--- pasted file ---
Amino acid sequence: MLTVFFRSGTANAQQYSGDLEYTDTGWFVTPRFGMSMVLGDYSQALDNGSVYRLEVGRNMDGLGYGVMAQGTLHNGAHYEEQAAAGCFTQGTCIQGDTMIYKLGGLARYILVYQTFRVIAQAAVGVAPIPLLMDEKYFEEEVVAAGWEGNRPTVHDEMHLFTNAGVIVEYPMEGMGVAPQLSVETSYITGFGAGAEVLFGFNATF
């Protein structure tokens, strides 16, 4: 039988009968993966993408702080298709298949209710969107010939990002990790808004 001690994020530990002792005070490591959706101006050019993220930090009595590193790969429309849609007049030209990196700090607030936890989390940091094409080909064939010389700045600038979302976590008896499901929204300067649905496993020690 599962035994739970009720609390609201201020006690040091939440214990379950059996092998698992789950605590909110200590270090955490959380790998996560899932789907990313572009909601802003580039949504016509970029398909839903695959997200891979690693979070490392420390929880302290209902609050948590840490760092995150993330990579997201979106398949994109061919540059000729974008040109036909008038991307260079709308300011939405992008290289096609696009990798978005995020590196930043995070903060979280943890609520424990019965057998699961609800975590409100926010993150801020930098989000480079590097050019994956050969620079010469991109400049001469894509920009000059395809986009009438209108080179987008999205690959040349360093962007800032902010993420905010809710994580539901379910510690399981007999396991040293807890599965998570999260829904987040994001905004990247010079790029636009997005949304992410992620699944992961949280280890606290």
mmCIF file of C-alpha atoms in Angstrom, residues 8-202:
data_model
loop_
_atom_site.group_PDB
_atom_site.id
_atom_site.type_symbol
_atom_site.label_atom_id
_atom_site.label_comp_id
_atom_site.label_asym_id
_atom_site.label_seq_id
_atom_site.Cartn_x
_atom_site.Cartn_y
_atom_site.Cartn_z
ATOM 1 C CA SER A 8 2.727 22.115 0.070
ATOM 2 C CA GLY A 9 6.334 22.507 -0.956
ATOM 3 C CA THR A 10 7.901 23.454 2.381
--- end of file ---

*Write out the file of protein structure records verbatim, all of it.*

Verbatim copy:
Amino acid sequence: MLTVFFRSGTANAQQYSGDLEYTDTGWFVTPRFGMSMVLGDYSQALDNGSVYRLEVGRNMDGLGYGVMAQGTLHNGAHYEEQAAAGCFTQGTCIQGDTMIYKLGGLARYILVYQTFRVIAQAAVGVAPIPLLMDEKYFEEEVVAAGWEGNRPTVHDEMHLFTNAGVIVEYPMEGMGVAPQLSVETSYITGFGAGAEVLFGFNATF
């Protein structure tokens, strides 16, 4: 039988009968993966993408702080298709298949209710969107010939990002990790808004 001690994020530990002792005070490591959706101006050019993220930090009595590193790969429309849609007049030209990196700090607030936890989390940091094409080909064939010389700045600038979302976590008896499901929204300067649905496993020690 599962035994739970009720609390609201201020006690040091939440214990379950059996092998698992789950605590909110200590270090955490959380790998996560899932789907990313572009909601802003580039949504016509970029398909839903695959997200891979690693979070490392420390929880302290209902609050948590840490760092995150993330990579997201979106398949994109061919540059000729974008040109036909008038991307260079709308300011939405992008290289096609696009990798978005995020590196930043995070903060979280943890609520424990019965057998699961609800975590409100926010993150801020930098989000480079590097050019994956050969620079010469991109400049001469894509920009000059395809986009009438209108080179987008999205690959040349360093962007800032902010993420905010809710994580539901379910510690399981007999396991040293807890599965998570999260829904987040994001905004990247010079790029636009997005949304992410992620699944992961949280280890606290």
mmCIF file of C-alpha atoms in Angstrom, residues 8-202:
data_model
loop_
_atom_site.group_PDB
_atom_site.id
_atom_site.type_symbol
_atom_site.label_atom_id
_atom_site.label_comp_id
_atom_site.label_asym_id
_atom_site.label_seq_id
_atom_site.Cartn_x
_atom_site.Cartn_y
_atom_site.Cartn_z
ATOM 1 C CA SER A 8 2.727 22.115 0.070
ATOM 2 C CA GLY A 9 6.334 22.507 -0.956
ATOM 3 C CA THR A 10 7.901 23.454 2.381